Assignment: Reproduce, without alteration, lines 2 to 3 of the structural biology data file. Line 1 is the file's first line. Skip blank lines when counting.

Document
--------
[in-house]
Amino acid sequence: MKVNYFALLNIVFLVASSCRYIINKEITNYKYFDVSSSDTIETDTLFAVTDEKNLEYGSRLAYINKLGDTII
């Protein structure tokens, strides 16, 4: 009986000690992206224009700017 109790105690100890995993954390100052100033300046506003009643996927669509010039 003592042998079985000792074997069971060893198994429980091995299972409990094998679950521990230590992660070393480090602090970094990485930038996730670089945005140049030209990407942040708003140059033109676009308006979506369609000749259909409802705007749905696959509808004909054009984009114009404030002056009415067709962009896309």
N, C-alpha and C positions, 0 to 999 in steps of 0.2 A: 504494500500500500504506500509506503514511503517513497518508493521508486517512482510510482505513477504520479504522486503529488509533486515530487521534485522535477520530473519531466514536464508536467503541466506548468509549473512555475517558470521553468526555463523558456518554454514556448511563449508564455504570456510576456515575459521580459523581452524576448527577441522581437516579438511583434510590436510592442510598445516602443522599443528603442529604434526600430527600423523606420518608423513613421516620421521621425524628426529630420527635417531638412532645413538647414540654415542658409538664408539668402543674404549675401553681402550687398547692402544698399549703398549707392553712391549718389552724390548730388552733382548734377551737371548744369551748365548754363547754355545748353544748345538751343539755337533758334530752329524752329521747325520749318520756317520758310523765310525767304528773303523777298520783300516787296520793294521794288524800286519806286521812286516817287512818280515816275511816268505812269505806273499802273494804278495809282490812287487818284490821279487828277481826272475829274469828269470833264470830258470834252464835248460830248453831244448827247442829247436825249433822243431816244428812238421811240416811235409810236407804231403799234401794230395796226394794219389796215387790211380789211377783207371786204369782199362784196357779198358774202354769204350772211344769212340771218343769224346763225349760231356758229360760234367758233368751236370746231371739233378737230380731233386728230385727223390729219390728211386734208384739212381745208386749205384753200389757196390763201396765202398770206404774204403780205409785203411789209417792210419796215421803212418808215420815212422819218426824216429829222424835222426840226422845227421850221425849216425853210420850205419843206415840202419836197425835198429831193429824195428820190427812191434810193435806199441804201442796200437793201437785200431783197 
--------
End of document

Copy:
Amino acid sequence: MKVNYFALLNIVFLVASSCRYIINKEITNYKYFDVSSSDTIETDTLFAVTDEKNLEYGSRLAYINKLGDTII
């Protein structure tokens, strides 16, 4: 009986000690992206224009700017 109790105690100890995993954390100052100033300046506003009643996927669509010039 003592042998079985000792074997069971060893198994429980091995299972409990094998679950521990230590992660070393480090602090970094990485930038996730670089945005140049030209990407942040708003140059033109676009308006979506369609000749259909409802705007749905696959509808004909054009984009114009404030002056009415067709962009896309």